One of the biggest discussions this year in the SEO sphere has been Google’s “Helpful Content” update in August 2022.
Google released this update as a way to help people find the content they actually need.
That means there’s much less exploitation of the SEO system, which will negatively impact certain businesses that aren’t following SEO best practices but will be incredibly beneficial for companies that are providing value online.
As an advisor marketing your business, it’s important to understand what this update entails so that you can create more engaging and helpful content for your audience, while improving your search engine ranking.
Basically, it’s now a system that helps people to have a personalized experience, not a mediocre article for the almighty algorithm.
How Does The Helpful Content Update Work?
The update released a search engine-wide signal that starts automatically ranking web pages based on practical helpfulness.
A lot of sites, especially before this update, didn’t actually provide any legitimate help to audiences.
Instead, they used unhelpful clickbait tactics to rise the SEO ranks.
For example, a website will claim to have a definitive answer to a problem, only to provide several non-answers in the body of the work.
The helpful content update’s function is to remove these sites from the top ranks of Google’s search engine.
The algorithm used by Google is complex, which is very much on purpose.
Not only is the process a technical feat, but it also prevents people from taking advantage of the system like before.
In order to improve your search engine ranking, it is always recommended to follow the guidelines and recommendations provided by Google and avoid ‘black hat’ methods (more on this later).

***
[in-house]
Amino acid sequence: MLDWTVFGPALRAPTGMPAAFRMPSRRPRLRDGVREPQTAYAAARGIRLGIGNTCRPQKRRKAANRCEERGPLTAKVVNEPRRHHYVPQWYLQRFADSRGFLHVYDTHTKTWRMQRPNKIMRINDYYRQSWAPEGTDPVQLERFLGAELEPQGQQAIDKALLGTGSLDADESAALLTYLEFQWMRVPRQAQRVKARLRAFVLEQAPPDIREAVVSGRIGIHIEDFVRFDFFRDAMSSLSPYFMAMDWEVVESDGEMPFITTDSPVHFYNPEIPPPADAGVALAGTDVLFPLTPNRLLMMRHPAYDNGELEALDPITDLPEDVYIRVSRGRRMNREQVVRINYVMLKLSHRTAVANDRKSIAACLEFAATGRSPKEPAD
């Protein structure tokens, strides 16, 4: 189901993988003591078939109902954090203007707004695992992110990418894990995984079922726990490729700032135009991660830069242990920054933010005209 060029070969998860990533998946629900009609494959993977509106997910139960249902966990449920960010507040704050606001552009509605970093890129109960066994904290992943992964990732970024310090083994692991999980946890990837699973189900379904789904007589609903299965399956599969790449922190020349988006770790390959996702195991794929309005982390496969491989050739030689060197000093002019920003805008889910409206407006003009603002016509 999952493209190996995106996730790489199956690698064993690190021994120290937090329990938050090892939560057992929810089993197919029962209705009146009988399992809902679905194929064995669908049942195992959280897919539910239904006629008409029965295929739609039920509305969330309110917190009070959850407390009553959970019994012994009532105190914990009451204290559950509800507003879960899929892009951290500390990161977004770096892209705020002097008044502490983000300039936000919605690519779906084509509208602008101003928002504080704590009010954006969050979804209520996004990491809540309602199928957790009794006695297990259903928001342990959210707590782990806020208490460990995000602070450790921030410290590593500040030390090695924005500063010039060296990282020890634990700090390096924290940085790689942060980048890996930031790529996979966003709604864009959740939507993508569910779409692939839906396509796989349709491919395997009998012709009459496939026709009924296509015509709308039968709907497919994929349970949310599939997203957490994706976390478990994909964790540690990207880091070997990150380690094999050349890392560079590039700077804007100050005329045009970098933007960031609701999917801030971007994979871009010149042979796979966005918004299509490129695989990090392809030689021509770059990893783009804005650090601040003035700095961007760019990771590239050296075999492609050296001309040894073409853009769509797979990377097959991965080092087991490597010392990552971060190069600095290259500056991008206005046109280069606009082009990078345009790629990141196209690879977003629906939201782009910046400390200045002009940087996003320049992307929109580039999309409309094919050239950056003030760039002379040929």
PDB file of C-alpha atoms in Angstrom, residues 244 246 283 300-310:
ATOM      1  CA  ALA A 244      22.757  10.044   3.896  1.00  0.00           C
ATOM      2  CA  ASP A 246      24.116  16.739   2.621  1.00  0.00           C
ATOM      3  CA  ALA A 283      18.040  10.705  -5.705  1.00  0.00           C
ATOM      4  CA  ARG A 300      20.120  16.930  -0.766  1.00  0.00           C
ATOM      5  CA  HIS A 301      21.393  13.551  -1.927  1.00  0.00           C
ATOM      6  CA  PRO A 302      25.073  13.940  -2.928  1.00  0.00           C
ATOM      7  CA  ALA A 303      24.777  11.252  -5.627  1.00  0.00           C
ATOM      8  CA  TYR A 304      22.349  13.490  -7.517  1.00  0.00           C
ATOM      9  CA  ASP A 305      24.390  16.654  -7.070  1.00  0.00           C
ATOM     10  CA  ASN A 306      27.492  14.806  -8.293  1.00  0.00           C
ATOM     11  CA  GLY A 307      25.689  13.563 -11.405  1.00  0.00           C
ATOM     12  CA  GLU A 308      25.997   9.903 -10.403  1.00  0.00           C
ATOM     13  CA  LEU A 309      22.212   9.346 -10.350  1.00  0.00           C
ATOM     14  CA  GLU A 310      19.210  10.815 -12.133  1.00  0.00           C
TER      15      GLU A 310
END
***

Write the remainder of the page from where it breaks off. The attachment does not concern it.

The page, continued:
Google’s algorithm is only getting smarter, and cheating the system will ultimately lead to a decline in your rankings.
Here are some of the basics you need to know about the new guidelines.
Make Sure Your Website’s Backend Is Properly Configured
Google doesn’t just index what website visitors can see.
It also judges websites by what visitors don’t see, the backend (also known as the server side).
How does this impact you?
You’ll want to ensure that Googlebot (Google’s web crawler software that indexes content on websites) isn’t blocked and that your website pages are indexable (for the pages that you want to rank).
If you have an IT team, it’s likely they already have this all taken care of. Same for most website builders, but you’ll want to make sure that these are all properly configured.
If you want to look into this more yourself, you can use Google’s URL inspection tool.
If your website can’t be found by Google, then it doesn’t matter how great the content is, it will not appear in the search engine results pages (SERPs).
Bonus Tip: It’s important to make your website accessible for all, whether they are on mobile or on desktop.
Avoid Being “Spammy”
Spam policies were updated in light of the Helpful Content update.
Although most spam is intentional, some content might get flagged as spam by Google due to its similar structure.
It’s a good practice to understand what might be considered spam in order to avoid penalization from Google.
Here are a few examples of ‘black hat’ methods directly from Google that could be classified as spam under their policies:
- Cloaking – Pretending to offer one type of content but instead providing another.
- Doorways – Websites with mildly similar domain names and URLs but don’t provide relevant information.
- Hidden Text – Adding links and keywords invisibly on a webpage (ie. using a white font on a white background).
- Careless Keyword Stuffing – Using keywords that are not relevant to the content of the article.
- Poor Link Ethics – Using links to send users to malicious websites.
- False Traffic – Using bots to artificially drive up traffic to your site.